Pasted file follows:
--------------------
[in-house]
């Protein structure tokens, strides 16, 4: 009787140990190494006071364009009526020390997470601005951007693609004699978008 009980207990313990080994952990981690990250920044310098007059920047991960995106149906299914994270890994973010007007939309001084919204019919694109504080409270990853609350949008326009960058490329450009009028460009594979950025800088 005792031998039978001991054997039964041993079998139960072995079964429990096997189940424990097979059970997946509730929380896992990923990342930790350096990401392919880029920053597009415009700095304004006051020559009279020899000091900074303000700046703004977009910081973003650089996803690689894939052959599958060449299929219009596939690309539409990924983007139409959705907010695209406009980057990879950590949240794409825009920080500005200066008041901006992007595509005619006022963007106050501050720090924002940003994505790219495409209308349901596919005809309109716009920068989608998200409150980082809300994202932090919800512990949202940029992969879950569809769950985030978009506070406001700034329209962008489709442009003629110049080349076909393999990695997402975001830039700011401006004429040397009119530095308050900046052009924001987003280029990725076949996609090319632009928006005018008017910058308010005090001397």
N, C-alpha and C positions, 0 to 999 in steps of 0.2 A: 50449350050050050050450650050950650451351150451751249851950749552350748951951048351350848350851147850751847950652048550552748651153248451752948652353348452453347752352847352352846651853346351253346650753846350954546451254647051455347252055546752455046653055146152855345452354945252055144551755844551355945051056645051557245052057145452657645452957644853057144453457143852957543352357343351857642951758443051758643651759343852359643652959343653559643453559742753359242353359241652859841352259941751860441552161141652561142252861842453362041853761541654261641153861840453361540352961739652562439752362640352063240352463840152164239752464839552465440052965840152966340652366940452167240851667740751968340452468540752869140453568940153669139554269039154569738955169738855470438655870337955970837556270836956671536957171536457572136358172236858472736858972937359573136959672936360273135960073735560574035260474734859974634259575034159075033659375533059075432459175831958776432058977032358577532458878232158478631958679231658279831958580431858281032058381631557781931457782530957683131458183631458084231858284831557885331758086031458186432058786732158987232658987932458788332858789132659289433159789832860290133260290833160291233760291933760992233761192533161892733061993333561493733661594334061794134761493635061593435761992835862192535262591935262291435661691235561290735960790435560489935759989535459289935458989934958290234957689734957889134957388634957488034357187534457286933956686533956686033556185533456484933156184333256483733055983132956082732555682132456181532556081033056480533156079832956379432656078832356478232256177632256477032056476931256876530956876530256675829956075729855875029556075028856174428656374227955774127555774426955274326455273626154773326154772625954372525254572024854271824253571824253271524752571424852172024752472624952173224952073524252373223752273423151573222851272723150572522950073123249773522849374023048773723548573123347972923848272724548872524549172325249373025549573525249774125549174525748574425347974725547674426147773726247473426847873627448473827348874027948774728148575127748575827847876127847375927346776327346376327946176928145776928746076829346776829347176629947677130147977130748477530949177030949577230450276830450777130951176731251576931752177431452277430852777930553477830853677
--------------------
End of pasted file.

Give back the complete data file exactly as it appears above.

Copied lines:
[in-house]
């Protein structure tokens, strides 16, 4: 009787140990190494006071364009009526020390997470601005951007693609004699978008 009980207990313990080994952990981690990250920044310098007059920047991960995106149906299914994270890994973010007007939309001084919204019919694109504080409270990853609350949008326009960058490329450009009028460009594979950025800088 005792031998039978001991054997039964041993079998139960072995079964429990096997189940424990097979059970997946509730929380896992990923990342930790350096990401392919880029920053597009415009700095304004006051020559009279020899000091900074303000700046703004977009910081973003650089996803690689894939052959599958060449299929219009596939690309539409990924983007139409959705907010695209406009980057990879950590949240794409825009920080500005200066008041901006992007595509005619006022963007106050501050720090924002940003994505790219495409209308349901596919005809309109716009920068989608998200409150980082809300994202932090919800512990949202940029992969879950569809769950985030978009506070406001700034329209962008489709442009003629110049080349076909393999990695997402975001830039700011401006004429040397009119530095308050900046052009924001987003280029990725076949996609090319632009928006005018008017910058308010005090001397």
N, C-alpha and C positions, 0 to 999 in steps of 0.2 A: 50449350050050050050450650050950650451351150451751249851950749552350748951951048351350848350851147850751847950652048550552748651153248451752948652353348452453347752352847352352846651853346351253346650753846350954546451254647051455347252055546752455046653055146152855345452354945252055144551755844551355945051056645051557245052057145452657645452957644853057144453457143852957543352357343351857642951758443051758643651759343852359643652959343653559643453559742753359242353359241652859841352259941751860441552161141652561142252861842453362041853761541654261641153861840453361540352961739652562439752362640352063240352463840152164239752464839552465440052965840152966340652366940452167240851667740751968340452468540752869140453568940153669139554269039154569738955169738855470438655870337955970837556270836956671536957171536457572136358172236858472736858972937359573136959672936360273135960073735560574035260474734859974634259575034159075033659375533059075432459175831958776432058977032358577532458878232158478631958679231658279831958580431858281032058381631557781931457782530957683131458183631458084231858284831557885331758086031458186432058786732158987232658987932458788332858789132659289433159789832860290133260290833160291233760291933760992233761192533161892733061993333561493733661594334061794134761493635061593435761992835862192535262591935262291435661691235561290735960790435560489935759989535459289935458989934958290234957689734957889134957388634957488034357187534457286933956686533956686033556185533456484933156184333256483733055983132956082732555682132456181532556081033056480533156079832956379432656078832356478232256177632256477032056476931256876530956876530256675829956075729855875029556075028856174428656374227955774127555774426955274326455273626154773326154772625954372525254572024854271824253571824253271524752571424852172024752472624952173224952073524252373223752273423151573222851272723150572522950073123249773522849374023048773723548573123347972923848272724548872524549172325249373025549573525249774125549174525748574425347974725547674426147773726247473426847873627448473827348874027948774728148575127748575827847876127847375927346776327346376327946176928145776928746076829346776829347176629947677130147977130748477530949177030949577230450276830450777130951176731251576931752177431452277430852777930553477830853677